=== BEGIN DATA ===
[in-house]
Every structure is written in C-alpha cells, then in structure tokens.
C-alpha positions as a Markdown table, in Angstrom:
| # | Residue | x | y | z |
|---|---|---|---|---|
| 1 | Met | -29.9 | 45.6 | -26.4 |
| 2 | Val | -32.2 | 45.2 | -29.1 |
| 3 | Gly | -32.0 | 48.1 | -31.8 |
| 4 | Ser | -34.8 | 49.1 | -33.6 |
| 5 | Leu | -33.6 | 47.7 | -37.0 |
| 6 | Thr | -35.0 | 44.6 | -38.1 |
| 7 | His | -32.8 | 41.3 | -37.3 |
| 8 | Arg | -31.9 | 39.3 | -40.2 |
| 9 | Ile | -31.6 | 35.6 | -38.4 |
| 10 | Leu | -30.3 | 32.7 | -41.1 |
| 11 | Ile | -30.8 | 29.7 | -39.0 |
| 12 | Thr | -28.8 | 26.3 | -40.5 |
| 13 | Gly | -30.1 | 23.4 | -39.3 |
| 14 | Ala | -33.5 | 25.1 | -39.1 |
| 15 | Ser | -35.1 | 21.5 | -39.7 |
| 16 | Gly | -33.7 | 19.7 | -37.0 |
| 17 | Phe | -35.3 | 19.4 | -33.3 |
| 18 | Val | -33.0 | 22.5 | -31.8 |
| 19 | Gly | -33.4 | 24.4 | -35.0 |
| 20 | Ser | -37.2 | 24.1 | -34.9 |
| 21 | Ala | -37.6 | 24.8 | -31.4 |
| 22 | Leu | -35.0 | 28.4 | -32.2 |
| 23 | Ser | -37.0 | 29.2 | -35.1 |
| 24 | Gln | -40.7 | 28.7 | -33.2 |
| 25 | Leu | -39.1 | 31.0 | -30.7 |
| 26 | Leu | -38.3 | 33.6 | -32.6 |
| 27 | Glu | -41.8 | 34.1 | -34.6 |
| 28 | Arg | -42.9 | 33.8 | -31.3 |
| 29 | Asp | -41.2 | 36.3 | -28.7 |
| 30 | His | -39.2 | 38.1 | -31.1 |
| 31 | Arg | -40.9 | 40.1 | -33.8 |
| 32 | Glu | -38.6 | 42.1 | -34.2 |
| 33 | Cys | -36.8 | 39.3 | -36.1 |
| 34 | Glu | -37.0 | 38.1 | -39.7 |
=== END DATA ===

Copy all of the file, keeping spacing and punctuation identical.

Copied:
[in-house]
Every structure is written in C-alpha cells, then in structure tokens.
C-alpha positions as a Markdown table, in Angstrom:
| # | Residue | x | y | z |
|---|---|---|---|---|
| 1 | Met | -29.9 | 45.6 | -26.4 |
| 2 | Val | -32.2 | 45.2 | -29.1 |
| 3 | Gly | -32.0 | 48.1 | -31.8 |
| 4 | Ser | -34.8 | 49.1 | -33.6 |
| 5 | Leu | -33.6 | 47.7 | -37.0 |
| 6 | Thr | -35.0 | 44.6 | -38.1 |
| 7 | His | -32.8 | 41.3 | -37.3 |
| 8 | Arg | -31.9 | 39.3 | -40.2 |
| 9 | Ile | -31.6 | 35.6 | -38.4 |
| 10 | Leu | -30.3 | 32.7 | -41.1 |
| 11 | Ile | -30.8 | 29.7 | -39.0 |
| 12 | Thr | -28.8 | 26.3 | -40.5 |
| 13 | Gly | -30.1 | 23.4 | -39.3 |
| 14 | Ala | -33.5 | 25.1 | -39.1 |
| 15 | Ser | -35.1 | 21.5 | -39.7 |
| 16 | Gly | -33.7 | 19.7 | -37.0 |
| 17 | Phe | -35.3 | 19.4 | -33.3 |
| 18 | Val | -33.0 | 22.5 | -31.8 |
| 19 | Gly | -33.4 | 24.4 | -35.0 |
| 20 | Ser | -37.2 | 24.1 | -34.9 |
| 21 | Ala | -37.6 | 24.8 | -31.4 |
| 22 | Leu | -35.0 | 28.4 | -32.2 |
| 23 | Ser | -37.0 | 29.2 | -35.1 |
| 24 | Gln | -40.7 | 28.7 | -33.2 |
| 25 | Leu | -39.1 | 31.0 | -30.7 |
| 26 | Leu | -38.3 | 33.6 | -32.6 |
| 27 | Glu | -41.8 | 34.1 | -34.6 |
| 28 | Arg | -42.9 | 33.8 | -31.3 |
| 29 | Asp | -41.2 | 36.3 | -28.7 |
| 30 | His | -39.2 | 38.1 | -31.1 |
| 31 | Arg | -40.9 | 40.1 | -33.8 |
| 32 | Glu | -38.6 | 42.1 | -34.2 |
| 33 | Cys | -36.8 | 39.3 | -36.1 |
| 34 | Glu | -37.0 | 38.1 | -39.7 |